• Remember – the heavier the item, the smaller the carton.

Packing Methods

  1. Select a medium-sized carton (or a mover-provided dishpack) and line the bottom of the carton with crumpled packing paper.
  2. With packing paper stacked neatly in place on the work table, center one plate on the paper, grasp a corner of several sheets, and pull the paper over the plate until the plate is completely covered.
  3. Stack a second plate on the first and, moving clockwise, grasp another corner of several sheets and pull them over the second plate.
  4. Stack a third plate, grasp the remaining two corners, and fold using two sheets, one corner at a time over the plate.
  5. Turn the wrapped stack of plates upside down onto your paper.
  6. Re-wrap the entire bundle. Start with one corner of packing paper and pull two sheets over the bundle. Cover the bundle with the next corner, then the third corner, and finally the fourth.
  7. Seal the bundle with packing tape.
  8. Place the bundle of dishware in a medium-sized box (or dishpack) so that the plates are standing on edge.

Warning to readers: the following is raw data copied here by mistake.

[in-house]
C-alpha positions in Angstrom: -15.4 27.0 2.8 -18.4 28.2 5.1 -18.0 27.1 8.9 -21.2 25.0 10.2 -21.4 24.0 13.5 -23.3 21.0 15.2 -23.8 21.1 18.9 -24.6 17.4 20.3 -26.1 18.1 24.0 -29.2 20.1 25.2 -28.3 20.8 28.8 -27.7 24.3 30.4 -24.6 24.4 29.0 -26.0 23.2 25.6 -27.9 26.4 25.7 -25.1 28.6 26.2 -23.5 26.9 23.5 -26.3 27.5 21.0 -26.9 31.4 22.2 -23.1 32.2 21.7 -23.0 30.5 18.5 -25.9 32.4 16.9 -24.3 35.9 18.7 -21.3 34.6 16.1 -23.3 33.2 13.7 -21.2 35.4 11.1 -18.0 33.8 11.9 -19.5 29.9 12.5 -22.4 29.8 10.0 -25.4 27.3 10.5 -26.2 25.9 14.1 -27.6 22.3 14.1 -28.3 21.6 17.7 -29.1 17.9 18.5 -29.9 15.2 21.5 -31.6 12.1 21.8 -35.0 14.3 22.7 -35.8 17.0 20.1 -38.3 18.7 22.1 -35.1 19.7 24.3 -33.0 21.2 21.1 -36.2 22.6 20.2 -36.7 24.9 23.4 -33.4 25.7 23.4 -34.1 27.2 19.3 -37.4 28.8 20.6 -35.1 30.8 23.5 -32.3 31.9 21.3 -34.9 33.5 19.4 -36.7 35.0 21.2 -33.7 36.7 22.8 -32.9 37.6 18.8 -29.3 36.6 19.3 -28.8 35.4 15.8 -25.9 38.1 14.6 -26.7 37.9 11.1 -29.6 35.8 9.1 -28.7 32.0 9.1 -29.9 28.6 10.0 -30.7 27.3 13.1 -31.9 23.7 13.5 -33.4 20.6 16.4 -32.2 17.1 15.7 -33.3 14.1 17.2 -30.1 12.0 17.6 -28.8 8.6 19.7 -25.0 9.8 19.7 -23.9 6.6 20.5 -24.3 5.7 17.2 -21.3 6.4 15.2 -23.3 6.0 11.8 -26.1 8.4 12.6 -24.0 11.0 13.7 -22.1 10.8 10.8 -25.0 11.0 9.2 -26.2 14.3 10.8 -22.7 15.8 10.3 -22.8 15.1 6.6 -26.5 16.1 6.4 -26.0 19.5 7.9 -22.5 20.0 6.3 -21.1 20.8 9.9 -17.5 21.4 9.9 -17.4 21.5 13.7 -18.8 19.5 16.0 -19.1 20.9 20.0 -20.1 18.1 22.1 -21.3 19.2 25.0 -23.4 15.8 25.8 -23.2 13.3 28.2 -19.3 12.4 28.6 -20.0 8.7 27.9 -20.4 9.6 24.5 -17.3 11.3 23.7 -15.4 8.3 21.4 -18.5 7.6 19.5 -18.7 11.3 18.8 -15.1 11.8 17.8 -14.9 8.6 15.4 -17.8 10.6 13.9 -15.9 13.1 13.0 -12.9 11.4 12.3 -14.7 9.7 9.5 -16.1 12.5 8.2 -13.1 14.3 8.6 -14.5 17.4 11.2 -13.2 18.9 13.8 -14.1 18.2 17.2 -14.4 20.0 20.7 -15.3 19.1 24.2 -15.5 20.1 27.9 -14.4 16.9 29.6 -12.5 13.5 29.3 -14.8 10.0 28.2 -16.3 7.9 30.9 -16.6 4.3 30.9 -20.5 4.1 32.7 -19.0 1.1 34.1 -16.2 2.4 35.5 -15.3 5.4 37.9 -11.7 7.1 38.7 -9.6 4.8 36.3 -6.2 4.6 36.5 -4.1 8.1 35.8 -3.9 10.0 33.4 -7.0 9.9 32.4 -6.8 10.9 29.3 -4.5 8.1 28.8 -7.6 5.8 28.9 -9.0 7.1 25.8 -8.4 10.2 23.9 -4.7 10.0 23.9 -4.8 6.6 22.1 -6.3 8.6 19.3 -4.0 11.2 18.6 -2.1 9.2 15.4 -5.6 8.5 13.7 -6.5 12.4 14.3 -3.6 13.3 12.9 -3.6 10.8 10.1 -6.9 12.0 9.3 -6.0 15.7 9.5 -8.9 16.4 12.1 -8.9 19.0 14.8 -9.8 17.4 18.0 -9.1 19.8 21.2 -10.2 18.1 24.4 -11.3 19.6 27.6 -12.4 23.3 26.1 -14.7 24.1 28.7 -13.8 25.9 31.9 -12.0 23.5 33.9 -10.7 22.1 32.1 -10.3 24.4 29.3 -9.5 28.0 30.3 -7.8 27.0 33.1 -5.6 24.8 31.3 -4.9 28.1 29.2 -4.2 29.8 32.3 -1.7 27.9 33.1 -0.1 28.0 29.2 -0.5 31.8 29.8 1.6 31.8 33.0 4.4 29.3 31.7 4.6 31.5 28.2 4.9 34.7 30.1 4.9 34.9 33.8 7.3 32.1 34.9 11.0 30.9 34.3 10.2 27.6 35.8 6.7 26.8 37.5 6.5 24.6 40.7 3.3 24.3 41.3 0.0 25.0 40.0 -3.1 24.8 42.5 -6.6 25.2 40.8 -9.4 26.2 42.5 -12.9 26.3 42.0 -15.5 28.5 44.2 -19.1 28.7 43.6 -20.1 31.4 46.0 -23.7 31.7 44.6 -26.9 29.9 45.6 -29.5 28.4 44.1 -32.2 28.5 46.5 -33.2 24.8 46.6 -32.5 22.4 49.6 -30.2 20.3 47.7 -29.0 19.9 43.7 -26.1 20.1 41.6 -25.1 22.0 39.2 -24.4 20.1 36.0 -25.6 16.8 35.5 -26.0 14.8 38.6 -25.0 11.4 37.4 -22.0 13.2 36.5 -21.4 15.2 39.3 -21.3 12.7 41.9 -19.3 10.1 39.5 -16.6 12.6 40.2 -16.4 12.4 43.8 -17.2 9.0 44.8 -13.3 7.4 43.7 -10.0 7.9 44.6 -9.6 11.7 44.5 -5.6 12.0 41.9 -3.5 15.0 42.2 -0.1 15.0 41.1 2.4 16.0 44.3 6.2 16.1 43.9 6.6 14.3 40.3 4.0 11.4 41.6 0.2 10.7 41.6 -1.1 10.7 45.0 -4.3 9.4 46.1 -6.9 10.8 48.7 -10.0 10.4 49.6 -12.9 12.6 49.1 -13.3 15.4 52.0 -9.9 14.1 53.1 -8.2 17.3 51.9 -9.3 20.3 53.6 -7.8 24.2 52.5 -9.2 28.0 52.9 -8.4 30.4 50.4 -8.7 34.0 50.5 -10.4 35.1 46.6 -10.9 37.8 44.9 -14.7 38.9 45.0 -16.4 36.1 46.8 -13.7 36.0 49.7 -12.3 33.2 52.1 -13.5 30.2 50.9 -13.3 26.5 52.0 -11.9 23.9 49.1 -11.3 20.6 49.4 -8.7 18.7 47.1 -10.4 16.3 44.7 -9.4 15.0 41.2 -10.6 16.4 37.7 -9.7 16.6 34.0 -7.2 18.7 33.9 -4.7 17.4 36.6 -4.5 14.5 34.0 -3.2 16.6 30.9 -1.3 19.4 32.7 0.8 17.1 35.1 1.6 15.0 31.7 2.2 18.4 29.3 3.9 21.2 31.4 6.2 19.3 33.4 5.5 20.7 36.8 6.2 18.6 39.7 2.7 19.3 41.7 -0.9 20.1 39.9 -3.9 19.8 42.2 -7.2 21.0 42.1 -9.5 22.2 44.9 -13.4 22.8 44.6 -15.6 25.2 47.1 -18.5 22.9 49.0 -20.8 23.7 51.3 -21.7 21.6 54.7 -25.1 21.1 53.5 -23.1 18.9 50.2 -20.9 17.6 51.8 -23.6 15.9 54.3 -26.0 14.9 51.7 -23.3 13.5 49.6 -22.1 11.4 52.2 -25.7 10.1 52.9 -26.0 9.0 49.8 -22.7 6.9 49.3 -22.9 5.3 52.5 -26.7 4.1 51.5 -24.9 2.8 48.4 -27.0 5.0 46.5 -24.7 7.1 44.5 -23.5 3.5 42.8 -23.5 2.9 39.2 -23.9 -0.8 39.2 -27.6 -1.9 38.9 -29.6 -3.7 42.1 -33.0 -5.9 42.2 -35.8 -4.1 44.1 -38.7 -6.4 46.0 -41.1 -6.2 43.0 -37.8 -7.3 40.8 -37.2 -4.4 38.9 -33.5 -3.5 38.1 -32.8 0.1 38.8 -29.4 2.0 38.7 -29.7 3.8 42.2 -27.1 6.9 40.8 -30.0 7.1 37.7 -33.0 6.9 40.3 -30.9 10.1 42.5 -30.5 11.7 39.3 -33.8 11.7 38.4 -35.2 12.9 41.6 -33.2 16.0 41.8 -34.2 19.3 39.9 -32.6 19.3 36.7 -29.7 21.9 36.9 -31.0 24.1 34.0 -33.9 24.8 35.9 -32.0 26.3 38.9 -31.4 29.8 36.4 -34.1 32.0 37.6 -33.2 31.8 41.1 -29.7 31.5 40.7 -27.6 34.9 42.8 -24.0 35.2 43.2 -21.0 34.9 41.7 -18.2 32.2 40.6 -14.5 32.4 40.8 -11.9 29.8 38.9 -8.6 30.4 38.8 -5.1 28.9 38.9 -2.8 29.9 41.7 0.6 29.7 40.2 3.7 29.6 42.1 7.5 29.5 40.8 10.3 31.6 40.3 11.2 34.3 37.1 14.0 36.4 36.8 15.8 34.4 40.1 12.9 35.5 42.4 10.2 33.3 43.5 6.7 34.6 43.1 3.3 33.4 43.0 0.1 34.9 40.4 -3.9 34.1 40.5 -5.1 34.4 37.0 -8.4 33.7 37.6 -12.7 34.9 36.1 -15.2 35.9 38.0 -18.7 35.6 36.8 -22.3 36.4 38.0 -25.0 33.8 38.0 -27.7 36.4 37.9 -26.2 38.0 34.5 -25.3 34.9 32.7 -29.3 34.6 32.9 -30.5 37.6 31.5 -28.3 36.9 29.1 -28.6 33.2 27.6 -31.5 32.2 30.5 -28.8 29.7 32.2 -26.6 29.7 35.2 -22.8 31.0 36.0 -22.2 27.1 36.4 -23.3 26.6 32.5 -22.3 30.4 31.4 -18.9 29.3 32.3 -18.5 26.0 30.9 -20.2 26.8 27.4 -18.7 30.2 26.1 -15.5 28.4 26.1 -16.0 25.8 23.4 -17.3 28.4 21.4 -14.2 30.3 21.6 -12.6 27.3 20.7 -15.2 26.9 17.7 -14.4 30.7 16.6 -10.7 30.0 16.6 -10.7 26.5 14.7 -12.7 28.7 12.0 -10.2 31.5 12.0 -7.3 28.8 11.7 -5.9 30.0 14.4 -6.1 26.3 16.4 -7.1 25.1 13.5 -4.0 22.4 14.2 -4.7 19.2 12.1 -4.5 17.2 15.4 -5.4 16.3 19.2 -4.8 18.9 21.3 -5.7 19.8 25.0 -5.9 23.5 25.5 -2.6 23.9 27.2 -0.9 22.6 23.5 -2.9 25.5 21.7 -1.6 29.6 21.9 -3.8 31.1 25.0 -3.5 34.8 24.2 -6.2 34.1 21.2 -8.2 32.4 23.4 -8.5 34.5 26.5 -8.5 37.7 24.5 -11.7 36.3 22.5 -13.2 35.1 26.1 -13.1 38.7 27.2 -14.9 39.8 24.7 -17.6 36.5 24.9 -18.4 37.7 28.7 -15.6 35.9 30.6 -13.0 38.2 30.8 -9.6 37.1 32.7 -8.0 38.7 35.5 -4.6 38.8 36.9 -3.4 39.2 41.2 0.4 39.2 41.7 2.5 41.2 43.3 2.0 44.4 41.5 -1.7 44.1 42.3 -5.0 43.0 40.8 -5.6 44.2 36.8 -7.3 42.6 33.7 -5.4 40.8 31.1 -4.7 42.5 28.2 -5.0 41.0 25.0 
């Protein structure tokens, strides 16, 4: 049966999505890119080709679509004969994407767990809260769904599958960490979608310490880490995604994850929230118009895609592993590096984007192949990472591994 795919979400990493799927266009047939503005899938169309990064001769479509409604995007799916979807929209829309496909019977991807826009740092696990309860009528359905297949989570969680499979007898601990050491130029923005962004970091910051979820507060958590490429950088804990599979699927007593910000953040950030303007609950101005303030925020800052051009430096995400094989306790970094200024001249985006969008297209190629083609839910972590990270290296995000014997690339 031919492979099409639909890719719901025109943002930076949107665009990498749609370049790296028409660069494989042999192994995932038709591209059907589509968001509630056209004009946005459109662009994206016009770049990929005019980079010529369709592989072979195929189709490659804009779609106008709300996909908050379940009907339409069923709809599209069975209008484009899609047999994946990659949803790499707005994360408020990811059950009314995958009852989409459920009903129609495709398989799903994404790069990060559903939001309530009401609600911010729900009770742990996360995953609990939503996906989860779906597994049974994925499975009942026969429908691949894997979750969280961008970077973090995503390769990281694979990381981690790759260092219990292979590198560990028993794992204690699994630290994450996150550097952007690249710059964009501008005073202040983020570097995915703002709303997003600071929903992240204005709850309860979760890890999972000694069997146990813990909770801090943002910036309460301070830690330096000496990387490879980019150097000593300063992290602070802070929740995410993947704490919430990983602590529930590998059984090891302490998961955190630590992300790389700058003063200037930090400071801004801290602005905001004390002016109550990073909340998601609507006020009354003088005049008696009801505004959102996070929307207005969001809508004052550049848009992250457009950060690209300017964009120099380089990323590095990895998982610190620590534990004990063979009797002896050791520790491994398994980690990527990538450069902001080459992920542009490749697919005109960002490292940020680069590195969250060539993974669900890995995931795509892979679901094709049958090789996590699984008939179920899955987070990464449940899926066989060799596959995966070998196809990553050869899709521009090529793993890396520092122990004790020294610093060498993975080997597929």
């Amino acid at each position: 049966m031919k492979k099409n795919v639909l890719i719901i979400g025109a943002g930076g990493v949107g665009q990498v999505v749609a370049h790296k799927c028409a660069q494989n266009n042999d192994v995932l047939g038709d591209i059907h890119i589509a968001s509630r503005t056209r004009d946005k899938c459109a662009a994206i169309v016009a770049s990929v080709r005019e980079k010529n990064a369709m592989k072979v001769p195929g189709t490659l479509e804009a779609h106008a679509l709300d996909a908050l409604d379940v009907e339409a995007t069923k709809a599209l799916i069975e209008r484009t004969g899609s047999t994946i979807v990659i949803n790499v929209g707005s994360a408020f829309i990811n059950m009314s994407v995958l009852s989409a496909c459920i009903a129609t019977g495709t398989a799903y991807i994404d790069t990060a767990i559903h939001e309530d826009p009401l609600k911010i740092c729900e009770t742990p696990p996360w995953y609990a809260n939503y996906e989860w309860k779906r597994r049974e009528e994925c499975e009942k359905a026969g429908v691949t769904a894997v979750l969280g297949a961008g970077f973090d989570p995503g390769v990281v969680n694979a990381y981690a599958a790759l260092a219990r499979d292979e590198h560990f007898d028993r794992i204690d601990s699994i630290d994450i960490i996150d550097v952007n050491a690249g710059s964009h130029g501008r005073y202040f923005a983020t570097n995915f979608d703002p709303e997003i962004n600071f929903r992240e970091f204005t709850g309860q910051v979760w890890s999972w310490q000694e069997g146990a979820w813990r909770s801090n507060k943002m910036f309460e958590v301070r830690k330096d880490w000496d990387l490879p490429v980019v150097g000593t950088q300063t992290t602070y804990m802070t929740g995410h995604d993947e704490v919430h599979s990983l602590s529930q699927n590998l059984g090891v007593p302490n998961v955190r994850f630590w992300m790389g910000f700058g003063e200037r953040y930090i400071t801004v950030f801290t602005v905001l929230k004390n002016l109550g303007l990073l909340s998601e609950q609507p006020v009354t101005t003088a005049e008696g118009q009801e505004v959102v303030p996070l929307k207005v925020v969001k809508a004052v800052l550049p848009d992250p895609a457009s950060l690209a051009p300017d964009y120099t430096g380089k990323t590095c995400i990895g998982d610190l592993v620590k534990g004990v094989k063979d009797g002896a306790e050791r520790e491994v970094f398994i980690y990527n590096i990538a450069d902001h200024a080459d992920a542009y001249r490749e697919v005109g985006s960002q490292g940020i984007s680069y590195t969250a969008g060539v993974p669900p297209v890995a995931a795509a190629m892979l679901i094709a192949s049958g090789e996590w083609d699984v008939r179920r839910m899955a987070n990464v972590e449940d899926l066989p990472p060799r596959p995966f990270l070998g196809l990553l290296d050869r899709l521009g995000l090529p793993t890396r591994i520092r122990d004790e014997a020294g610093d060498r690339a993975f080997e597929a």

Use this technique on all saucers, bread and butter dishes, and other dishware. When packing smaller dishes, you may choose to stack in greater quantities.

Cups

  1. Position one cup 6 to 8 inches from one of the corners of your packing paper.
  2. Pull the nearest corner of the paper up and over the cup.
  3. Nest a second cup directly on top, with the handle to the left (the second cup should nest itself in packing paper folded over the bottom cup).
  4. Pull the two side corners up and over one at a time and tuck the corners inside the top cup.
  5. Hold the bottom and top cups in position and roll the cups to the remaining corner (fragile mixing bowls may be rolled in the same manner).
  6. Place cups in a vertical position, lips down, near the top of the box. Do not stack heavy items on top of the cups.

More delicate cups, like china, should be wrapped one at a time. Antique glass or china should be stuffed with crumpled tissue and wrapped one at a time as well.

Glasses and Stemware

  1. Before wrapping, stuff glassware and stemware with crumpled tissue or packing paper.
  2. Lay the glass or stemware on the corner of the packing paper and roll it one or two full rotations.
  3. Pull the sides of the packing paper up and over the glass/stemware and continue rolling to the far corner. Corrugated paper rolls may be used for added protection.